The mining industry in PNG has come under increasing scrutiny in recent years with the establishment of PNG Mine Watch and Act Now along with efforts from international community based organisations. Confronted and affronted by the glaring disparity in the benefits obtained by ex-pats and locals, PNG communities are increasingly challenging both an assumed right to develop and the de-facto method of development, mining.
This is not a surprise to anyone who has been listening. The groundswell of opposition has arisen from mining related problems and a disparity, inequity and injustice when it comes to the distribution of mining’s benefits. There is a long list of troubled projects and mine sites including Misima, Tolukuma, Ok Tedi, Mt Kare, Ramu, Porgera, Solwara 1, Ok Tedi and Bougainville.
The fact is, that mining is often conducted for the companies benefit, with little regard for the national, regional or local impacts from mining and the management of its waste streams. Similarly, while the benefits of mining should be fairly distributed between company, the state, landowners and affected people, this is rarely the result in PNG. Unfortunately, the Government of PNG has struggled to balance the need for development with other goals, a task made harder with the pressure from companies and their home countries.
The era when industry representatives can impose enormous environmental impact and social dislocation justified by tightly controlled studies and consultant’s ‘grey literature,’ is over. No matter what ex-pat miners, directors, consultants and companies say, locals from PNG are concerned about the impacts of mining and mine waste on their land (and water) and their future, whether it is from Hidden Valley, Lihir or Simberi.
The real story behind the recent coverage of Ross Garnaut’s sudden departure from the PNGSDP is not diplomatic tension or obstructing Australian enterprise. Only those in ivory towers with powerful friends, influence or assets could believe the issue was about them. The real story is one of ongoing colonialism where rich and powerful people reference expensive plans and reports; at the same time locals die premature deaths, suffer from a lack of medical assistance, poor education and a lack of opportunity. Despite a recent independent review, many questions remain about transparency and the impact, success and sustainability of the development and investment decisions made by PNGSDP.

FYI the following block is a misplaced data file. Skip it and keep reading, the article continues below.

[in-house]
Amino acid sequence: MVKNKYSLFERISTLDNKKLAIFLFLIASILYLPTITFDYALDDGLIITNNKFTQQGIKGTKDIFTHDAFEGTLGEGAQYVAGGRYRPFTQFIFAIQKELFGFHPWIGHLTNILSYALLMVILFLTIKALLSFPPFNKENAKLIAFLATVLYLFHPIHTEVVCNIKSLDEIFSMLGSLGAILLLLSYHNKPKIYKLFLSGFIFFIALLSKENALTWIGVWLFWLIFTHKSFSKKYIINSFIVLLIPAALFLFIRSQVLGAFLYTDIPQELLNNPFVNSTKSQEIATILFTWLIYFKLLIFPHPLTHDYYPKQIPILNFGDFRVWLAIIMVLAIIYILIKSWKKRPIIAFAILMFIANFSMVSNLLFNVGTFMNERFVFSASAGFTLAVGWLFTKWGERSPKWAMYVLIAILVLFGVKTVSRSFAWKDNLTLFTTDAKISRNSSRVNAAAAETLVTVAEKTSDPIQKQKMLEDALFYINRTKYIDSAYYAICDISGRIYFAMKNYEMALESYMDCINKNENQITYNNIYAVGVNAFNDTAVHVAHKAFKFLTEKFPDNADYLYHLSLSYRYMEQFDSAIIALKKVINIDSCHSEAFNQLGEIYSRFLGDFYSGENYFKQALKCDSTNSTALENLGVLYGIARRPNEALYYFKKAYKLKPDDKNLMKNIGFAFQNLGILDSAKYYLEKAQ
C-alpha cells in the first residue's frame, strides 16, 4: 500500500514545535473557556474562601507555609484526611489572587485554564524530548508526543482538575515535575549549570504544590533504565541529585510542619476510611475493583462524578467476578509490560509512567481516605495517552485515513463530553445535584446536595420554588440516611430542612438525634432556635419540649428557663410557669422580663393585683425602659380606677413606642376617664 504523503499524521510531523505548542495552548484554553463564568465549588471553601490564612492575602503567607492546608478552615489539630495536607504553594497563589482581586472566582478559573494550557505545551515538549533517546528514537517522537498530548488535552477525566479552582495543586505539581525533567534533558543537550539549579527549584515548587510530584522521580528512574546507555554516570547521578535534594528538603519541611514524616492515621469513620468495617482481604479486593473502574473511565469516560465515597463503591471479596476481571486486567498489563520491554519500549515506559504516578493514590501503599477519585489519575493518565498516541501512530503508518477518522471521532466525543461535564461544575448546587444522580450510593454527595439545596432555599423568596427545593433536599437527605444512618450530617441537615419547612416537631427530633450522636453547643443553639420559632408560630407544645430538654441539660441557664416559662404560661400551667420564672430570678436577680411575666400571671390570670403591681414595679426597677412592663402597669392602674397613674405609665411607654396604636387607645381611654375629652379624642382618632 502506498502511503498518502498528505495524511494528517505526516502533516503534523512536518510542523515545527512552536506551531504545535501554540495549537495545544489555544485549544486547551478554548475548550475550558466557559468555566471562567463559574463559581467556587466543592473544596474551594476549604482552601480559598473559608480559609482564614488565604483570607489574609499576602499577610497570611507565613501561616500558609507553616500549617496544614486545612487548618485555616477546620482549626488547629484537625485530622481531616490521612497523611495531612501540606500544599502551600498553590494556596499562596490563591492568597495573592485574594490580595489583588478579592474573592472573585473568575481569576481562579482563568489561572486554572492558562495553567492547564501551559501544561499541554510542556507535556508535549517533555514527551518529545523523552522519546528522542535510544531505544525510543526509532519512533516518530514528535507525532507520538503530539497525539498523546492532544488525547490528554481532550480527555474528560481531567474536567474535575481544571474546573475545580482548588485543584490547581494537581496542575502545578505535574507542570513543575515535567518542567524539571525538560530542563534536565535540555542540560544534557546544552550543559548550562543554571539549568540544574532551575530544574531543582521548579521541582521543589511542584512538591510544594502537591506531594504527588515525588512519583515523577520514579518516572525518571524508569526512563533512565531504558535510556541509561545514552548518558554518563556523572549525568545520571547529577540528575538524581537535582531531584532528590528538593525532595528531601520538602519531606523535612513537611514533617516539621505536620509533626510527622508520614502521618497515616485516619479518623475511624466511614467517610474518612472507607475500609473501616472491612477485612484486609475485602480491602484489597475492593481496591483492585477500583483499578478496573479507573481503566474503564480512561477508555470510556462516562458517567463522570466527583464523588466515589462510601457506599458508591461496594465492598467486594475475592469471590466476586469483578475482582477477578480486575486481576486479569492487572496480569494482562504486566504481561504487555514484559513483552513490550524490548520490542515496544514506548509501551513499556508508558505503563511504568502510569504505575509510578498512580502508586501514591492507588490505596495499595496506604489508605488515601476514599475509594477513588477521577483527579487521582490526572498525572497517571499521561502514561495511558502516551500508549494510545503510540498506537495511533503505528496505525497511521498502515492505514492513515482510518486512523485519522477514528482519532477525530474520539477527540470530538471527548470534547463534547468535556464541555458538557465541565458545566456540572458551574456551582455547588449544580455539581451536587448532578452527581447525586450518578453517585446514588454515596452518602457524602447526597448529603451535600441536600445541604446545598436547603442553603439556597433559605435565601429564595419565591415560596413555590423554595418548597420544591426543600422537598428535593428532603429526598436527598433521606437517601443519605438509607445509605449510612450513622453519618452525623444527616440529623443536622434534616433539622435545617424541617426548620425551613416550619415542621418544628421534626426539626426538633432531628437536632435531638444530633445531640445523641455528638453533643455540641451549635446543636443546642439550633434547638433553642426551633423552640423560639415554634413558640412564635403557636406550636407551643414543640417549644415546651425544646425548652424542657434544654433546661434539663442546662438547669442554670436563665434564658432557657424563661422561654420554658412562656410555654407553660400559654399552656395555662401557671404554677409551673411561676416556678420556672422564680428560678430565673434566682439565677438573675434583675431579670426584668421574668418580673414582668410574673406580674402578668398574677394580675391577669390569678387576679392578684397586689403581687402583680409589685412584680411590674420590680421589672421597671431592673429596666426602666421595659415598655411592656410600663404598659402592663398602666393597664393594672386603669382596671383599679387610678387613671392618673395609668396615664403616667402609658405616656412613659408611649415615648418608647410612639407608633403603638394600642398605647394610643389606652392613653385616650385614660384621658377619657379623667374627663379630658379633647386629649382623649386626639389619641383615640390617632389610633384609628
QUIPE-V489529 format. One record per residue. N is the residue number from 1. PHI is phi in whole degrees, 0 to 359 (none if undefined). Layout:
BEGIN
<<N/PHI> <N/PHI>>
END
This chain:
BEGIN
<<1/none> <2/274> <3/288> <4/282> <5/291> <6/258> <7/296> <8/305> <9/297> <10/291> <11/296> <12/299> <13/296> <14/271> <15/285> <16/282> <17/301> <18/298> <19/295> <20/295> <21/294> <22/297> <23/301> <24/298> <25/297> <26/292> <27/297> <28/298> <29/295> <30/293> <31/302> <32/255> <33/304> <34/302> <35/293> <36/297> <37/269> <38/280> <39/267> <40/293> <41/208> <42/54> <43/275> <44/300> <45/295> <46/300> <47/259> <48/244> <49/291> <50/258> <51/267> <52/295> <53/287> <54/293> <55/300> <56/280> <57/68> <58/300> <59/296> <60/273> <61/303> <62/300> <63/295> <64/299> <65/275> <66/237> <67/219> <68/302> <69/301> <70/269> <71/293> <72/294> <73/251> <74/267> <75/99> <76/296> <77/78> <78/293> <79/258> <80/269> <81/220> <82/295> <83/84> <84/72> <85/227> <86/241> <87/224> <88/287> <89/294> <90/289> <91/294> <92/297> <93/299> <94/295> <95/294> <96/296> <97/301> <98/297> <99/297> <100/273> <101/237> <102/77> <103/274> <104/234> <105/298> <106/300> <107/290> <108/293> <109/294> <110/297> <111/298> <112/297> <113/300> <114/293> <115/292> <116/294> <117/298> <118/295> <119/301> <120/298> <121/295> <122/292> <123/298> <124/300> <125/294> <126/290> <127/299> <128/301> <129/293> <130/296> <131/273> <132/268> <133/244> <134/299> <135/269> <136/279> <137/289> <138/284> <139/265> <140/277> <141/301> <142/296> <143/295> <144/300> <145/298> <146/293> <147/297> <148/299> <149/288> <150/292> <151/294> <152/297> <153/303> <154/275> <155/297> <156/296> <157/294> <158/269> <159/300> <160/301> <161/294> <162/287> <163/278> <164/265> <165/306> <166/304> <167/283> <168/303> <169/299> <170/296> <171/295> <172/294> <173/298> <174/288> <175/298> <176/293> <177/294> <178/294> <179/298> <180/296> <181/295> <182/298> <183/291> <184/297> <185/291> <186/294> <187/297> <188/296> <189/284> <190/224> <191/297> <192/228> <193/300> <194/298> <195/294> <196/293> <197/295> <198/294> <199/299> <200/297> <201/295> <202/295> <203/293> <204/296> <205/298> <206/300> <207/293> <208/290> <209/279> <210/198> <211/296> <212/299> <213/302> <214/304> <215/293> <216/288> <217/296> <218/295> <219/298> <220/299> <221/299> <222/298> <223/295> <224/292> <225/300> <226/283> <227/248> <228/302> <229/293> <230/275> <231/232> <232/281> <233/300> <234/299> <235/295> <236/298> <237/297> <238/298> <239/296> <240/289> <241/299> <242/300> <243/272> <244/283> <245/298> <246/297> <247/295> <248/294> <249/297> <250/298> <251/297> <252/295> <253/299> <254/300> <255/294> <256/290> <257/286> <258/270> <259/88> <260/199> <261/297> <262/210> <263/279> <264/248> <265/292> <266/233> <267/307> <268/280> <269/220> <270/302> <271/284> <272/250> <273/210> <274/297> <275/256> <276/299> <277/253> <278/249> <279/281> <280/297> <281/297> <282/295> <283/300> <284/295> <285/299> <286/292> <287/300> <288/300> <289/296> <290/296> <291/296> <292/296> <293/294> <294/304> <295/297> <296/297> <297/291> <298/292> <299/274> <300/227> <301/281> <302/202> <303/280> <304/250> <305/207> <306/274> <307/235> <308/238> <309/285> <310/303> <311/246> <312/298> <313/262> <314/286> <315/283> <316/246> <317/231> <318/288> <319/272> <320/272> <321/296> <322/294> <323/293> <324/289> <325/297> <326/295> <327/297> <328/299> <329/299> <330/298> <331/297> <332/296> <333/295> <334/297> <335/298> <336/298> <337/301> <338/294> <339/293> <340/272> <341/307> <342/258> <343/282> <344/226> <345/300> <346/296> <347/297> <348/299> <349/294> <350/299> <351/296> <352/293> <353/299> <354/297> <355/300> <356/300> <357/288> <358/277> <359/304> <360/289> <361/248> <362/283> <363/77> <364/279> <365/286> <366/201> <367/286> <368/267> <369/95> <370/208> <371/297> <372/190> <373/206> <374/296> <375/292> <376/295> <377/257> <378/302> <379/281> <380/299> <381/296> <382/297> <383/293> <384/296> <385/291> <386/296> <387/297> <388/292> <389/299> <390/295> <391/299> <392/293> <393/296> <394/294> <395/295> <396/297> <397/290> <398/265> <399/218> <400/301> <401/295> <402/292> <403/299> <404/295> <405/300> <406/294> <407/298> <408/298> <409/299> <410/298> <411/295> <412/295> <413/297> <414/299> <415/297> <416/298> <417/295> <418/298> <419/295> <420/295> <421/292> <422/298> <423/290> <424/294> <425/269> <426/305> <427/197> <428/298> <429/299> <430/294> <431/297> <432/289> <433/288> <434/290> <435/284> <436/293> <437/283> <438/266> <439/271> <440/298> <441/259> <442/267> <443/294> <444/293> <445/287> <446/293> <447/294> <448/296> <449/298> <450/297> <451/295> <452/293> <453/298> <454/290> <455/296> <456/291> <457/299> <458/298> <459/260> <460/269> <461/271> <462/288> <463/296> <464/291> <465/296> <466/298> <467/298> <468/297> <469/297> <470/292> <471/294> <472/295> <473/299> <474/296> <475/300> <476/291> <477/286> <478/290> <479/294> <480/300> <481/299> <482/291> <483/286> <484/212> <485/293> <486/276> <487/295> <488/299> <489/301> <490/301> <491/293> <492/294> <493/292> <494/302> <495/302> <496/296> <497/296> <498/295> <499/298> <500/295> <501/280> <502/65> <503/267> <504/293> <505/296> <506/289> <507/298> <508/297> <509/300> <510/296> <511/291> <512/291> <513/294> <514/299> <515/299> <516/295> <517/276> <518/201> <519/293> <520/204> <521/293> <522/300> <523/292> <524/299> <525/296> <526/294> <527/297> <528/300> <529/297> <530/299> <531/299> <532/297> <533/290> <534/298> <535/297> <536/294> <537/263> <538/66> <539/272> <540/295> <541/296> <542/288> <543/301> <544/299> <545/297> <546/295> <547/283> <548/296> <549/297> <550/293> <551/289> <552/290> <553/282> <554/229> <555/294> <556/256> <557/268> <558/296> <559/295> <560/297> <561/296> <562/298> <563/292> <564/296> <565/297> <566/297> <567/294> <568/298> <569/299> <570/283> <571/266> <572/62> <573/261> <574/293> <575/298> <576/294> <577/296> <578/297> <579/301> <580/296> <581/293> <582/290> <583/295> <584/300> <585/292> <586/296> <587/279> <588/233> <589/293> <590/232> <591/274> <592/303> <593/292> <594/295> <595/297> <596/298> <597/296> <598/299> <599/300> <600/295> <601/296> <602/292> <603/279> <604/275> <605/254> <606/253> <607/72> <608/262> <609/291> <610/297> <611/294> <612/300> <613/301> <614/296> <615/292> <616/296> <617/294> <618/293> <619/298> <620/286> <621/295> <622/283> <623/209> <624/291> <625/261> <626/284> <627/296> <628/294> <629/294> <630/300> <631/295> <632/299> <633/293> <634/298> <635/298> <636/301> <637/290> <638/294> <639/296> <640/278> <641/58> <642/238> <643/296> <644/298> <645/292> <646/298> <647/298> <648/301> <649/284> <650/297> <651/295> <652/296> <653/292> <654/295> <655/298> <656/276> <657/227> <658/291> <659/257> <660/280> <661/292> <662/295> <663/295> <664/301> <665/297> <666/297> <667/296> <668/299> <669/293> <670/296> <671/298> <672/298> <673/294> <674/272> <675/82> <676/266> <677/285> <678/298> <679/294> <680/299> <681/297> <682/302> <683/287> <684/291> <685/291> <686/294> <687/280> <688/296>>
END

In an extended interview on the ABC following his resignation, Garnaut seemed to be grounded in the past, defending past actions and standards rather than advocating for reform. This is not to deny that Garnaut has made a contribution to PNG, it is just a shame that such an influential figure was not a more effective advocate for much needed reform in the PNG mining industry.
Similarly, BHP has looked to the past in controlling the PNGSDP. They could hardly expect to retain control over the board of such an important entity, both financially and symbolically, for so long, without expecting to raise the ire of an independent nation. It has taken far too long for BHP to hand over control of the Board. The recent statements by BHP and possible collusion with DFAT reflect either a poor understanding of the situation or simply denial masquerading as a defense of free speech and trade.
Interestingly while some commentators exaggerate the significance of the dispute and the impact on industry, the industry represented by Exon, Horizon Oil and Highland’s Pacific seems untroubled by recent events.
The ‘low point’ of diplomacy or mining in PNG is not a travel ban, but the continued state of denial about the impacts of mining and the need to find solutions appropriate for this century rather than the last. Without doubt, mining has an important role to play in PNG’s future, unfortunately the industry is operating on assumptions grounded in the past. The need for industry reform is stark, and all those insiders who cannot support positive change should make way for those who will.
If we were able to examine this episode from the view of the PNG people, rather than from an industry or Australian perspective, then the story would be completely different. There is an increasing recognition in PNG about the problems associated with mining, be it pollution or the resource curse and the viable alternative that agriculture offers. Rather than focusing on vested interest’s, Australia should be supporting a future for PNG where mining contributes to the development of the nation rather than just the development of isolated mine sites.
Charles Roche, 31st January 2013
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